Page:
New Delhi, November 8
Over 60 per cent of orders given by Information Commissioners in transparency panels do not record critical facts about the cases heard by them, which is in violation of the Supreme Court’s orders, a study has found.
Analysis of 2,000 orders of the Central Information Commission (CIC) and State Information Commissions of Bihar, Assam and Rajasthan showed more than 60 per cent of the orders contained deficiencies in terms of not recording critical facts.
The study was carried out by transparency advocacy groups Research, Assessment and Analysis Group (RaaG) and Satark Nagrik Sangathan (SNS) across three states and the CIC.
“The phenomenon of ICs not passing speaking orders is problematic for several reasons. First, information seekers, the public authorities and people concerned have no way of finding out the rationale for the decisions of ICs.
“Second, orders of ICs are often challenged before the courts. The tests of legality, fairness and reasonableness become exponentially more difficult to pass when orders don’t speak for themselves and lack essential information, facts and reasoning,” the study said.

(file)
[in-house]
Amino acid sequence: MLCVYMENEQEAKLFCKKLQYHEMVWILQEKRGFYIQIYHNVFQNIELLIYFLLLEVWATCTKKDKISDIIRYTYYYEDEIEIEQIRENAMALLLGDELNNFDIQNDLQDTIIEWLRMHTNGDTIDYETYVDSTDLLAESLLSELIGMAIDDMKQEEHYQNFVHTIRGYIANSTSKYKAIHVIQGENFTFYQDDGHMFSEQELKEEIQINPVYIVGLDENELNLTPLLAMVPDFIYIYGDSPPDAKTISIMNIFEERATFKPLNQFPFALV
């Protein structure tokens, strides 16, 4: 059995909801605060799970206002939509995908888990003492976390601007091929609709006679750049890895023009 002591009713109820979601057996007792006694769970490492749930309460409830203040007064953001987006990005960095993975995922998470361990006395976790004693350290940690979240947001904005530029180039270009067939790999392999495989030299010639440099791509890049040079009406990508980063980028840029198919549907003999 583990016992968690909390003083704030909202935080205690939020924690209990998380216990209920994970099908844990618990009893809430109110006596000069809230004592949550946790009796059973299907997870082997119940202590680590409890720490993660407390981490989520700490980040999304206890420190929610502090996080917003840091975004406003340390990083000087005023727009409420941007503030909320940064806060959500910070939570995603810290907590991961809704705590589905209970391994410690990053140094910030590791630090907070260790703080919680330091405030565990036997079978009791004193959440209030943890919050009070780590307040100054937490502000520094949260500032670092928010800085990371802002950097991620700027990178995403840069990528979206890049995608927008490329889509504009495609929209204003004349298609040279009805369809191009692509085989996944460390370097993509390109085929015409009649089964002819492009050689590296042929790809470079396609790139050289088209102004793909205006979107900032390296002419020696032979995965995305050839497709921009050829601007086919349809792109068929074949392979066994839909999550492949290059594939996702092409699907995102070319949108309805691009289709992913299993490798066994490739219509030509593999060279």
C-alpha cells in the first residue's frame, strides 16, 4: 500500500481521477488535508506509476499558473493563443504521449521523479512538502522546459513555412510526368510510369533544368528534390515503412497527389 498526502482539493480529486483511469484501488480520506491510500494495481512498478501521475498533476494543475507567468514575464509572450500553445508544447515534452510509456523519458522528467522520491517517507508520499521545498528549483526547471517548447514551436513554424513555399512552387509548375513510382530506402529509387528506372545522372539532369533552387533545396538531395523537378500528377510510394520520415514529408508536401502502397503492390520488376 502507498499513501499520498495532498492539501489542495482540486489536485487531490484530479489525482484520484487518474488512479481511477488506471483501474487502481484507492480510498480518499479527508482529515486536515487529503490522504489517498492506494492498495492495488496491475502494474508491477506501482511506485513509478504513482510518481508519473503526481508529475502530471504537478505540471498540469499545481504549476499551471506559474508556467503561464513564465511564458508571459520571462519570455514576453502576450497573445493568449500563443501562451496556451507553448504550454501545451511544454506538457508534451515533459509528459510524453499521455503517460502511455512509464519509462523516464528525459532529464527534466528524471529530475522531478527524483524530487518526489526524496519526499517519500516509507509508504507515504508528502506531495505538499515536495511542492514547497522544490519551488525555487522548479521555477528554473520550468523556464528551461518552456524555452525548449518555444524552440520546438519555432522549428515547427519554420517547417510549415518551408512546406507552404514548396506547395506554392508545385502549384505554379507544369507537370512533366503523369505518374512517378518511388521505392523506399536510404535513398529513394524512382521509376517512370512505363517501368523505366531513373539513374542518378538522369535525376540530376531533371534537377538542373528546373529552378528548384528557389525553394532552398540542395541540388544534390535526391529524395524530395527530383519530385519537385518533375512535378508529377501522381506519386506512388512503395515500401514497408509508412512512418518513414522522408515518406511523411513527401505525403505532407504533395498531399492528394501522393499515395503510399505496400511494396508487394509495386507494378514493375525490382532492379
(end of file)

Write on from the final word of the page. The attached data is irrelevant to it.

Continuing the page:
The findings came up for discussion at a public meeting organised by the National Campaign for People’s Right to Information here today on the occasion of 11 years of RTI.
The study which also looked into pendency found that the Assam State Information Commissioner will take at least 30 years to hear an appeal or complaint filed today. In January, 2014, the waiting period was two years.
“The pendency in the Assam SIC went up by 240 per cent, while in Odisha and Punjab it went up by more than 60 per cent. The pendency in Kerala SIC went up by 49 per cent, while the CIC saw a rise of 43 per cent,” it said. — PTI
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